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Technology News 541 - field-use early-strength shotcrete test system.
Pittsburgh, PA: U.S. Department of Health and Human Services, Public Health Service, Centers for Disease Control and Prevention, National Institute for Occupational Safety and Health, DHHS (NIOSH) Publication No. 2011-186, (TN 541), 2011 Jun; :1-2
Objective: To develop a practical method of measuring shotcrete early strength ansite in the first six hours after application using a partial beam test standard, ASTM C 1 16-90. Determining the early-strength development of as-sprayed shotcrete can improve mine safety by identifying appropriate reentry times and providing a convenient means of quality control during application. A more thorough understanding of shotcrete early strength will lead to improvements in ground support practices, thereby preventing ground falls and reducing mine roof-fall accidents. Background: When shotcrete is used as part of a multi component ground support system, it is important to know when the material has developed enough strength to be self-supporting and allow for reentry and emplacement of the remaining support elements that require drilling of the shotcrete layer without degradation. Typical reported values for this threshold strength for North American mines range from 1 to 1.6 MPa (145 to 233 psi) [O'Toole and Pope 2006], with a compressive strength equivalent to 1 MPa (145 psi) being the norm [Rispin et al. 2003; O'Toole and Pope 2006]. Typical ground control support includes a shotcrete flash coat 19- to 25-mm (3 /4- to 1-in) thick, followed by screen, plates, bolts, and a second layer of shotcrete bringing the combined thickness to 75 to 100 mm (3 to 4 in). In areas requiring rehabilitation, the second layer of shotcrete is plated and bolted as well. While testing cored samples after 24 hours is standard, this is not practical for the one- to six-hour period following application when shotcrete unconfined compressive strengths are less than 10 MPa (1 ,450 psi). Indirect methods are typically used to determine shotcrete strength during the early stages of curing because the partially cured or green material is difficult to sample and test. While problems with inconsistent test results have been reported with the penetrometer-type devices, beam molds have been used successfully for creating shotcrete test specimens in the United States and Canada. Operating the Partial Beam Test System: The test unit is a self-contained, servo-controlled, stiff-frame press. Partial beam test samples are obtained by spraying shotcrete into 102- x 102- x 152-mm (4- x 4- x 6-in) mold boxes. After the samples have been sprayed, tests are conducted at one-hour intervals over the next six hours (one- through six-hour tests). The shotcrete samples are carefully demolded by disassembling the mold fixtures and removing the enclosed sample. Next, a shotcrete sample is placed in a specialized testing fixture and centered under the loading head of the test machine. When the test sequence is initiated, a programmable-logic-controller- (PLC) driven press applies a fixed-rate load to the sample. The load profile is shown on a graphical output display, and the measured test parameters (time, displacement, and load) are stored on a thumb drive. Once the operator observes a well-defined peak in the load profile curve, the test is completed and the test machine's loading platen can be returned to its initial starting position. Peak load is typically reflected by the development of large vertically oriented cracks along the platen-to sample contact edges, which are indicative of the failure plane. There is a marked difference in early-strength gain between sprayed and cast shotcrete. The cast shotcrete samples have a similar strength gain profile to that of cast concrete samples.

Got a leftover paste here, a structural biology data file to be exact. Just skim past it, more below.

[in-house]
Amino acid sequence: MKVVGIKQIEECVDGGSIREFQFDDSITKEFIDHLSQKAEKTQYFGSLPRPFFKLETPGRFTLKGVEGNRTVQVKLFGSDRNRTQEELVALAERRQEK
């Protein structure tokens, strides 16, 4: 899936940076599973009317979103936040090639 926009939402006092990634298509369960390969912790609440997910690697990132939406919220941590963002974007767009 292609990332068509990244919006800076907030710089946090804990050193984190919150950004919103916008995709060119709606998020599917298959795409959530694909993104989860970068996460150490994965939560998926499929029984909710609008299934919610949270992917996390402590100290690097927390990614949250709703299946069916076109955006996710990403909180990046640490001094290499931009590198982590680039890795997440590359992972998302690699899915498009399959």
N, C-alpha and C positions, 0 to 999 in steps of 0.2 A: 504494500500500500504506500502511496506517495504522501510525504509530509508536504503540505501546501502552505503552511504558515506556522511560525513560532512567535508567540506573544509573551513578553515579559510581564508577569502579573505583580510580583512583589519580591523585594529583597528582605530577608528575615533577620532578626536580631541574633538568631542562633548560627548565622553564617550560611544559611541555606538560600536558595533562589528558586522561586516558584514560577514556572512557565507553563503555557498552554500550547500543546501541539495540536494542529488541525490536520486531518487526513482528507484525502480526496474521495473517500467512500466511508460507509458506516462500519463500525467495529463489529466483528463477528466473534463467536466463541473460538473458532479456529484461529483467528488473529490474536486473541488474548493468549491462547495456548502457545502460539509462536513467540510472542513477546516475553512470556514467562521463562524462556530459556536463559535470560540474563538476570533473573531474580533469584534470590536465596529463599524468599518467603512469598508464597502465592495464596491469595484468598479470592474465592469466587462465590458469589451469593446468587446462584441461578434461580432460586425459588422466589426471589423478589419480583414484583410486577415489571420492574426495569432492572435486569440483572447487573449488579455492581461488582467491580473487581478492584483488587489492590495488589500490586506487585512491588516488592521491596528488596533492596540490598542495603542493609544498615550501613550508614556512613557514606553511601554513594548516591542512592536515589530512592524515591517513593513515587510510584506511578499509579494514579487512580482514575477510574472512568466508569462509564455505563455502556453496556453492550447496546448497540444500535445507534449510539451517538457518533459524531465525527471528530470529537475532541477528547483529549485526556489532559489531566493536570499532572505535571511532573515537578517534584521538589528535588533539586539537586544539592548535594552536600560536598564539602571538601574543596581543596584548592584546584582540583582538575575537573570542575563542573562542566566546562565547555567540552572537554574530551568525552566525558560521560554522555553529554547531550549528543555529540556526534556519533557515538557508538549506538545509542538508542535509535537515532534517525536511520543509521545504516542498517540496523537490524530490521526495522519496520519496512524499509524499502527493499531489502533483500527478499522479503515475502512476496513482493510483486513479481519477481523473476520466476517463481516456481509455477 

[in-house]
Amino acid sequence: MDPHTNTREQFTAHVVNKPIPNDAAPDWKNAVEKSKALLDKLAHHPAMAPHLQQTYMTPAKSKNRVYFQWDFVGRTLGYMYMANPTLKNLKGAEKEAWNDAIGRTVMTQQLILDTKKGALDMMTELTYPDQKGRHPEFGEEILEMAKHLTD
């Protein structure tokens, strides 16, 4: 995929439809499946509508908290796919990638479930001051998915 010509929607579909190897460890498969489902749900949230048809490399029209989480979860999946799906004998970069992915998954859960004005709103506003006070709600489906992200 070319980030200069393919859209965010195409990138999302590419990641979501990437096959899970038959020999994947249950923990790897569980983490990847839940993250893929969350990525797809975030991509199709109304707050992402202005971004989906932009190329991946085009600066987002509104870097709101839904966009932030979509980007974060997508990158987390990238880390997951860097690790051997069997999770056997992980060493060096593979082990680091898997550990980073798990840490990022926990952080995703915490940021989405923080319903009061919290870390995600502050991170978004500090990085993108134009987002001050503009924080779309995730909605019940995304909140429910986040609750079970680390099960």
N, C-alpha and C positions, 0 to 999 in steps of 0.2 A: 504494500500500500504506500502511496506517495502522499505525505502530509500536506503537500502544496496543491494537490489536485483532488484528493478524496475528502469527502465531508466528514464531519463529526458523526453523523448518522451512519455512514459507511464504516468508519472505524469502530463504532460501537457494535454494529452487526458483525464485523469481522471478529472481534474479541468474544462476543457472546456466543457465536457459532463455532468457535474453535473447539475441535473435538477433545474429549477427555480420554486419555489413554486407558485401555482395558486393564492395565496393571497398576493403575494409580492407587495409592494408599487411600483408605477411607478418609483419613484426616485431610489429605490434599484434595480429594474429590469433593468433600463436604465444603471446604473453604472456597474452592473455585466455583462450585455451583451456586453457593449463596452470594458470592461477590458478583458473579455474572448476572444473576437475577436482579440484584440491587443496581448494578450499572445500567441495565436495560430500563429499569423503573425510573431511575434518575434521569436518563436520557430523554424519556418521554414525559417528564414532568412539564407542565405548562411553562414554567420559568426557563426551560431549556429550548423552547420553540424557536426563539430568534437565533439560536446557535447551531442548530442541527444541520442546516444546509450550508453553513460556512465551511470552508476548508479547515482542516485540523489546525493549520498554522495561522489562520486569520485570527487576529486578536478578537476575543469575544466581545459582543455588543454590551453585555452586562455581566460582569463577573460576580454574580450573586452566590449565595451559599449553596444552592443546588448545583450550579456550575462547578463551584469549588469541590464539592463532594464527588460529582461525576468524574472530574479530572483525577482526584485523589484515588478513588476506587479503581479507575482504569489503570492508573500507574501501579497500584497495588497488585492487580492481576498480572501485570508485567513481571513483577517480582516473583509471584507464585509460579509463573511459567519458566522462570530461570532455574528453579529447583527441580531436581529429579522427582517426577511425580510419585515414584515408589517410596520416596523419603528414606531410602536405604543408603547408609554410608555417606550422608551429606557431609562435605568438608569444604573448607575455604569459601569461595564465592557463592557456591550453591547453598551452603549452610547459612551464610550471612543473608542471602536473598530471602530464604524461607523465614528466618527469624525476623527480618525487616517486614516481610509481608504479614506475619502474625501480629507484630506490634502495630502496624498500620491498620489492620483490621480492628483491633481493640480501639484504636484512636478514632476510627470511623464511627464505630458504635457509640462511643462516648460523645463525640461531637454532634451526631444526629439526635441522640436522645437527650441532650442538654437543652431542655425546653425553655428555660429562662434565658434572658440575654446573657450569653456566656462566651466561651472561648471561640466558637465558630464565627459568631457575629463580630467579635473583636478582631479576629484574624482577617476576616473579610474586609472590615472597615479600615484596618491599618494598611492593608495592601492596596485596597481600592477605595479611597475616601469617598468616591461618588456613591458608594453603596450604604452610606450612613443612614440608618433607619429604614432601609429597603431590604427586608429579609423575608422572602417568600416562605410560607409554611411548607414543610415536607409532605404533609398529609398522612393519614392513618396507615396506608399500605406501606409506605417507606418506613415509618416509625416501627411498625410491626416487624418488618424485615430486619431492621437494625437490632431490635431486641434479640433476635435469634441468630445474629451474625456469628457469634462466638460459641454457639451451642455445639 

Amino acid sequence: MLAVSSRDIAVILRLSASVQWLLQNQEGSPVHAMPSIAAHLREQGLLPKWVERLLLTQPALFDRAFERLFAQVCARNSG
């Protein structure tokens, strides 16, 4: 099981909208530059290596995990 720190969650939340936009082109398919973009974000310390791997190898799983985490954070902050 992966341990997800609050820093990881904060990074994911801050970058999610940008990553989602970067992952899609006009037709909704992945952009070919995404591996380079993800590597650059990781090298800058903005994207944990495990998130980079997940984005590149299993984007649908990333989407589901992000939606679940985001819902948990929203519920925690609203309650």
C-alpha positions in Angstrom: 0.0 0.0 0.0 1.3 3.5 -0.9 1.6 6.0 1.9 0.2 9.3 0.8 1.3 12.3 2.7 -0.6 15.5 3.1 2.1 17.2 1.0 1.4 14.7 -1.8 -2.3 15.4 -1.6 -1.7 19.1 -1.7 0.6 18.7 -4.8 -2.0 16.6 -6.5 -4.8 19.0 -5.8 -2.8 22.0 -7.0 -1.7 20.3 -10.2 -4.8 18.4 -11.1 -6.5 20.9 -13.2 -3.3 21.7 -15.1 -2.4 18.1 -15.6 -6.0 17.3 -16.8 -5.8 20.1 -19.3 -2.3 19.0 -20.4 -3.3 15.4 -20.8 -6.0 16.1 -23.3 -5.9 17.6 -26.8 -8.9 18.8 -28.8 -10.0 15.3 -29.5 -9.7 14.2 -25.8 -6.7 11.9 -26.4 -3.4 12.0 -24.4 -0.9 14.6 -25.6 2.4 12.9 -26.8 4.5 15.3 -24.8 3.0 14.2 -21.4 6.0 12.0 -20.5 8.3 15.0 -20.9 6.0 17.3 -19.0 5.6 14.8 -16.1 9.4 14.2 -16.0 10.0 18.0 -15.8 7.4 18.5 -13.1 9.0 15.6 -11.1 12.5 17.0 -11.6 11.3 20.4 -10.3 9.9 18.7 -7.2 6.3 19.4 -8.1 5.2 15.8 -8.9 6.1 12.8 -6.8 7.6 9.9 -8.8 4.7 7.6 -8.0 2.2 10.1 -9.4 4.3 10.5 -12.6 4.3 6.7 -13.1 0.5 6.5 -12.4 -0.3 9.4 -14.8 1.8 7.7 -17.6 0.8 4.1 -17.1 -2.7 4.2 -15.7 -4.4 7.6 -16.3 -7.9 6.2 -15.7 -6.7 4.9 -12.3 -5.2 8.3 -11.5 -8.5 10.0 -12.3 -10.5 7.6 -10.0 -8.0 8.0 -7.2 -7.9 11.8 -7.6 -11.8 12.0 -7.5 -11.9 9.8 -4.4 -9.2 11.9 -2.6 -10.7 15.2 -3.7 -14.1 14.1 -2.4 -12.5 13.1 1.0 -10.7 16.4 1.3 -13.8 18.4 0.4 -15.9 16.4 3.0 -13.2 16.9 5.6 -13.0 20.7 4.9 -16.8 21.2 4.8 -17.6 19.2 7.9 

Mining-industry; Laboratory-testing; Ground-stability; Ground-control; Engineering-controls; Rock-falls; Analytical-processes; Analytical-instruments; Accident-prevention; Injury-prevention
Health Communications Coordinator, NIOSH Office of Mine Safety and Health Research, P.O. Box 18070, Pittsburgh, PA 15236-0070
Numbered Publication; Technology News
DHHS (NIOSH) Publication No. 2011-186; TN-541
National Institute for Occupational Safety and Health
Page last reviewed: March 11, 2019
Content source: National Institute for Occupational Safety and Health Education and Information Division